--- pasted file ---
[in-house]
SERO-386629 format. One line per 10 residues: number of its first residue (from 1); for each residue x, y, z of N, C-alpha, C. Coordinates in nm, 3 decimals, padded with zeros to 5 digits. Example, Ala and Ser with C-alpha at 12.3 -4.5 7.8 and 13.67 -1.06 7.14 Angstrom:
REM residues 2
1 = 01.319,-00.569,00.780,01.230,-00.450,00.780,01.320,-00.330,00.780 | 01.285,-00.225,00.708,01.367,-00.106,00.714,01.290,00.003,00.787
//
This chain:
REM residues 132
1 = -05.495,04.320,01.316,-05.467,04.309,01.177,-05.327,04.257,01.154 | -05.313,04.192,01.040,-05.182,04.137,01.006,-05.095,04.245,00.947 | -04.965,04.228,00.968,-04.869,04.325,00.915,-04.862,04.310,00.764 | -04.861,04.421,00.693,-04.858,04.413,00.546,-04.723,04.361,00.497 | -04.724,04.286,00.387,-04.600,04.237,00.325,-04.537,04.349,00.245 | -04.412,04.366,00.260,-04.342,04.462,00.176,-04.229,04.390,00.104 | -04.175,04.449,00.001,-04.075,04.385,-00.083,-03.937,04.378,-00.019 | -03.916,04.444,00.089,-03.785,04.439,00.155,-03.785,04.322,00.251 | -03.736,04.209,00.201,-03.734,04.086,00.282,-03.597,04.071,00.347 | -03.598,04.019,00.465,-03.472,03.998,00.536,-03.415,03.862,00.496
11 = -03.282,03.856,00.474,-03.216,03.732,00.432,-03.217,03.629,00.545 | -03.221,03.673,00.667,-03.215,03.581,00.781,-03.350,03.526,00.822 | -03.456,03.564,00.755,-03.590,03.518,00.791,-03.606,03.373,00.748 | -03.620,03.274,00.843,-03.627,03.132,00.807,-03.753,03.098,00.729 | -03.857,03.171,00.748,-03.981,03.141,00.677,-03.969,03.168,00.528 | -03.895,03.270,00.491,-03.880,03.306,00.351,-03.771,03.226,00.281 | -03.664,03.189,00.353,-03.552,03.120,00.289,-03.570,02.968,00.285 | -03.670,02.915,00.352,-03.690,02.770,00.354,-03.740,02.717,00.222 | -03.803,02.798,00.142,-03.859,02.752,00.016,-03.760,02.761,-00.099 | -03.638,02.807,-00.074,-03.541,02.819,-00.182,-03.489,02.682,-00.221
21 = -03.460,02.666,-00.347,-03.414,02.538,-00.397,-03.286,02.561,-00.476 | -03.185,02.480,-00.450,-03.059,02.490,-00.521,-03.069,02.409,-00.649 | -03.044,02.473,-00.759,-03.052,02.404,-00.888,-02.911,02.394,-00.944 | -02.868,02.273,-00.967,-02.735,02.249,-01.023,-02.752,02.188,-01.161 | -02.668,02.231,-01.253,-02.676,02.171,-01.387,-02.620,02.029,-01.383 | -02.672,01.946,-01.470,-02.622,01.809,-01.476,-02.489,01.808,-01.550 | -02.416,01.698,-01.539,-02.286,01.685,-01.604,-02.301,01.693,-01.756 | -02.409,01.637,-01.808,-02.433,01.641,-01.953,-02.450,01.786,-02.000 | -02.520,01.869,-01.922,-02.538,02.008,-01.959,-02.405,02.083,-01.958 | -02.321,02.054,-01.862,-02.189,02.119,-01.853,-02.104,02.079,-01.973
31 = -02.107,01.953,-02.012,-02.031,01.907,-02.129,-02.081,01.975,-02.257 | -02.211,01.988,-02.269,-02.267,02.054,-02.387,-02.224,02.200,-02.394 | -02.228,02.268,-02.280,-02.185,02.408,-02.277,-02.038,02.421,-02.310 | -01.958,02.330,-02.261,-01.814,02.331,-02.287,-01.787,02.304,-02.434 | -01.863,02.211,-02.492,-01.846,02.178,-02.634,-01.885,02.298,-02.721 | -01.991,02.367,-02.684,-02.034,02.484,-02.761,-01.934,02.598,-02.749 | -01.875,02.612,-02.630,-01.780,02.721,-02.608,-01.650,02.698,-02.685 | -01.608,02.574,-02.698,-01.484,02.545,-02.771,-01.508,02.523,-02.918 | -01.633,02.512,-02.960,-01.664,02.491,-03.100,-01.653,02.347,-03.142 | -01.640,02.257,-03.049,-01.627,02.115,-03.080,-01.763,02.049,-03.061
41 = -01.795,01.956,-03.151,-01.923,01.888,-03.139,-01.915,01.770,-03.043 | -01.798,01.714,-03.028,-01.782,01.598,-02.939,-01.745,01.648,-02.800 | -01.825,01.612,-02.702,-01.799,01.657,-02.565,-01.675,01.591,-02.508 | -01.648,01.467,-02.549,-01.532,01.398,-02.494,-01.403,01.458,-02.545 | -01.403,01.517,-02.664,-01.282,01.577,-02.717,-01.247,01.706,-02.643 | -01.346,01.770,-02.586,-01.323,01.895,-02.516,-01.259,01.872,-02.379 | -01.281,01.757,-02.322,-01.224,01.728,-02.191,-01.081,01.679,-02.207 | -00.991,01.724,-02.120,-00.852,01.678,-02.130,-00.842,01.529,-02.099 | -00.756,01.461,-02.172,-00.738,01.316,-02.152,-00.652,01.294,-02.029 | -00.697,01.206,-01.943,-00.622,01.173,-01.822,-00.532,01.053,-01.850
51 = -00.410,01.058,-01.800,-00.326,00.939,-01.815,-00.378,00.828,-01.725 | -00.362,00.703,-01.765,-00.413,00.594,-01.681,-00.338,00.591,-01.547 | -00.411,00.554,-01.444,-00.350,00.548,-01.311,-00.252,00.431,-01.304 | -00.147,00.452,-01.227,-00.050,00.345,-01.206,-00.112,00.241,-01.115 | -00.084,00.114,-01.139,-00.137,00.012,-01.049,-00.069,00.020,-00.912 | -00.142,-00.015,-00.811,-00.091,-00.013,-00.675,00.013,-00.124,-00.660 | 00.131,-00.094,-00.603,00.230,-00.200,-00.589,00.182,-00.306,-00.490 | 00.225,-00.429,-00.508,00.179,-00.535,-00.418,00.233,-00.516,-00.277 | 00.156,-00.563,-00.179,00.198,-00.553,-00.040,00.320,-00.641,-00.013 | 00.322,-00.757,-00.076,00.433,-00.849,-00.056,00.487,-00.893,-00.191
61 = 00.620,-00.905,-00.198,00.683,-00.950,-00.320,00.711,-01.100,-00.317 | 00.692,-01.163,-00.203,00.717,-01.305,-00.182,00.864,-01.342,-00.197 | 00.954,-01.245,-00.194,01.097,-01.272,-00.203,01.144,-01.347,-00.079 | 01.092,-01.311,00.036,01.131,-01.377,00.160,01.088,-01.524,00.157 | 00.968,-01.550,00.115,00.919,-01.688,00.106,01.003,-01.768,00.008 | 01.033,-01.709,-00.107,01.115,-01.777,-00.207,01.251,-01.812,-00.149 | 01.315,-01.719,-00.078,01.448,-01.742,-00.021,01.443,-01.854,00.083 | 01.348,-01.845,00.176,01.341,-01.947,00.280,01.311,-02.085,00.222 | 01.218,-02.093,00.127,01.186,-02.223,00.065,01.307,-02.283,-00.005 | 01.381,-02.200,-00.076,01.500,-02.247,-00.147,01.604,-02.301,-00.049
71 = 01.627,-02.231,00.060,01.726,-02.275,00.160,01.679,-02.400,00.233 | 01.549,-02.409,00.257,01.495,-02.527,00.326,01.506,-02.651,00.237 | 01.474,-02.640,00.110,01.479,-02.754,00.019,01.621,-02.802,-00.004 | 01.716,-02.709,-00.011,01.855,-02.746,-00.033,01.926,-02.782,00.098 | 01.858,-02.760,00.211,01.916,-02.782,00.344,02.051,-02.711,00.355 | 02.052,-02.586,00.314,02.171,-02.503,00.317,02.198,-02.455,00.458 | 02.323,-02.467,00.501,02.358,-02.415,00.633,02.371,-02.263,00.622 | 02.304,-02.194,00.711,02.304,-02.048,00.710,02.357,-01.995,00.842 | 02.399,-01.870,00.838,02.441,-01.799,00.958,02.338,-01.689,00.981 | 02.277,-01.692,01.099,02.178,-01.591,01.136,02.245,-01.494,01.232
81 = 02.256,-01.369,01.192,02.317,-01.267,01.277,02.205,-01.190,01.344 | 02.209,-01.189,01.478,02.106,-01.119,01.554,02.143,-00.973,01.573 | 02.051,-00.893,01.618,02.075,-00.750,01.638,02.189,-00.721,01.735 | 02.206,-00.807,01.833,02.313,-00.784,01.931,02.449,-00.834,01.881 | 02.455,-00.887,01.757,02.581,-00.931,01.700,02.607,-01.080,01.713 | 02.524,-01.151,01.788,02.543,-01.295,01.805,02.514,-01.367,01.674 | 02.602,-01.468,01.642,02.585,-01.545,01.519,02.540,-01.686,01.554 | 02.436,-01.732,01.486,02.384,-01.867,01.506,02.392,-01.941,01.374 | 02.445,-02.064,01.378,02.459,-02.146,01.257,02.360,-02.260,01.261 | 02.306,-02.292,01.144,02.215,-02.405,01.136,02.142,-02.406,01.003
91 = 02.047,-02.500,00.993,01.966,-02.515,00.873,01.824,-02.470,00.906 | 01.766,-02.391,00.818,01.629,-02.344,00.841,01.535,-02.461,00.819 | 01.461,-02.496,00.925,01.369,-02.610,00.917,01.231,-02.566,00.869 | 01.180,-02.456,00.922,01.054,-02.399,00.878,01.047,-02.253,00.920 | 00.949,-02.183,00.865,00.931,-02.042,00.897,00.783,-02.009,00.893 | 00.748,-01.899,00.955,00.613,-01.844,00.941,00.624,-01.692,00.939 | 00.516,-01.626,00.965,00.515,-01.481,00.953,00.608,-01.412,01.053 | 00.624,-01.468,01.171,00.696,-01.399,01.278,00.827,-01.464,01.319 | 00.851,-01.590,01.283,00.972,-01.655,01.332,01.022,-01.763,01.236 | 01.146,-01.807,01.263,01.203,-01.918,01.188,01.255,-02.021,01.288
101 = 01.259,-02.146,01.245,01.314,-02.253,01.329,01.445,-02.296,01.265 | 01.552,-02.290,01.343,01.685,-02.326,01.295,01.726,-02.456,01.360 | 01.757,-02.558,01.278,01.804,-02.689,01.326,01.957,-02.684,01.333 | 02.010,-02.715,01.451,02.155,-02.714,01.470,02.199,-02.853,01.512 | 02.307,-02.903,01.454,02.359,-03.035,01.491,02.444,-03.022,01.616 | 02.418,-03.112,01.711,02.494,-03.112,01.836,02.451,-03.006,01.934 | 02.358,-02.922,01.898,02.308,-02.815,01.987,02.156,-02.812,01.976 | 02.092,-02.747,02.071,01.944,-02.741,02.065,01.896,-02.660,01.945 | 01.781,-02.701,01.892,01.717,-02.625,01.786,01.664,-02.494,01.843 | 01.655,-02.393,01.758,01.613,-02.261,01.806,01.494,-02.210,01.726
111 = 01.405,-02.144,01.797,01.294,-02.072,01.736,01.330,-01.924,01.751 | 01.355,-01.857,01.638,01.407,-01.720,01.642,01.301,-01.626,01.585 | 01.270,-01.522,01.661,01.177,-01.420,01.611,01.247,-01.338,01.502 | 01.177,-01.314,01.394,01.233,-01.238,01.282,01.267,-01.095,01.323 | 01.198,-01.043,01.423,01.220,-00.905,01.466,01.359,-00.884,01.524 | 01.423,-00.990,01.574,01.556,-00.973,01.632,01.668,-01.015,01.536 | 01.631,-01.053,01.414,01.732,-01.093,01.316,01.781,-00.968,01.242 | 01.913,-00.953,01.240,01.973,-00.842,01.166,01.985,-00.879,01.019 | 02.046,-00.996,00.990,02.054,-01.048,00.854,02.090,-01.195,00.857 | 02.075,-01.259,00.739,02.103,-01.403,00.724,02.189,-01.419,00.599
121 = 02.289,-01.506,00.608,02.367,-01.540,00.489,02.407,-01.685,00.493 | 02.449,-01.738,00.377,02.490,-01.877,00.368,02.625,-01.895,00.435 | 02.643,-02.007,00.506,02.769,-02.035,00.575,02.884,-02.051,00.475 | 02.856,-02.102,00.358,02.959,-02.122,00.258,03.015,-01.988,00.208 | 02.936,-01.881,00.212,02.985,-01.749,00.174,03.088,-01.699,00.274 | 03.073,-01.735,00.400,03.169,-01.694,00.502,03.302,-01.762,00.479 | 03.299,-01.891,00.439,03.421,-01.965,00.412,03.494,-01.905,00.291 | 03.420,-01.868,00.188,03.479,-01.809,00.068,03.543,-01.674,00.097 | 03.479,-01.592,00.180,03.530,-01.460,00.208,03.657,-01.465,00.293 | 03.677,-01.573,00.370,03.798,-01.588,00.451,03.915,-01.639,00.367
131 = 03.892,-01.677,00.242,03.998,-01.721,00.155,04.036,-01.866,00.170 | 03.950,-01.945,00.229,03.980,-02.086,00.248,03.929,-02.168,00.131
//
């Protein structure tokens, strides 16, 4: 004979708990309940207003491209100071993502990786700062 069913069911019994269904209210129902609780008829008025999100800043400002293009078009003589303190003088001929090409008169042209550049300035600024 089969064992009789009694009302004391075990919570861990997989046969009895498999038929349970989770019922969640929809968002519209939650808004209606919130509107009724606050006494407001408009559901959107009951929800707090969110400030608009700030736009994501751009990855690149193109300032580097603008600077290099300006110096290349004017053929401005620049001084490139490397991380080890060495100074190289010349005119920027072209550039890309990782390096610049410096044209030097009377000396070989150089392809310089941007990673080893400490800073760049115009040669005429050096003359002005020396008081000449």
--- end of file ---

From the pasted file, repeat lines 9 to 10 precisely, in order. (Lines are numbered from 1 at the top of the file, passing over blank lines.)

11 = -03.282,03.856,00.474,-03.216,03.732,00.432,-03.217,03.629,00.545 | -03.221,03.673,00.667,-03.215,03.581,00.781,-03.350,03.526,00.822 | -03.456,03.564,00.755,-03.590,03.518,00.791,-03.606,03.373,00.748 | -03.620,03.274,00.843,-03.627,03.132,00.807,-03.753,03.098,00.729 | -03.857,03.171,00.748,-03.981,03.141,00.677,-03.969,03.168,00.528 | -03.895,03.270,00.491,-03.880,03.306,00.351,-03.771,03.226,00.281 | -03.664,03.189,00.353,-03.552,03.120,00.289,-03.570,02.968,00.285 | -03.670,02.915,00.352,-03.690,02.770,00.354,-03.740,02.717,00.222 | -03.803,02.798,00.142,-03.859,02.752,00.016,-03.760,02.761,-00.099 | -03.638,02.807,-00.074,-03.541,02.819,-00.182,-03.489,02.682,-00.221
21 = -03.460,02.666,-00.347,-03.414,02.538,-00.397,-03.286,02.561,-00.476 | -03.185,02.480,-00.450,-03.059,02.490,-00.521,-03.069,02.409,-00.649 | -03.044,02.473,-00.759,-03.052,02.404,-00.888,-02.911,02.394,-00.944 | -02.868,02.273,-00.967,-02.735,02.249,-01.023,-02.752,02.188,-01.161 | -02.668,02.231,-01.253,-02.676,02.171,-01.387,-02.620,02.029,-01.383 | -02.672,01.946,-01.470,-02.622,01.809,-01.476,-02.489,01.808,-01.550 | -02.416,01.698,-01.539,-02.286,01.685,-01.604,-02.301,01.693,-01.756 | -02.409,01.637,-01.808,-02.433,01.641,-01.953,-02.450,01.786,-02.000 | -02.520,01.869,-01.922,-02.538,02.008,-01.959,-02.405,02.083,-01.958 | -02.321,02.054,-01.862,-02.189,02.119,-01.853,-02.104,02.079,-01.973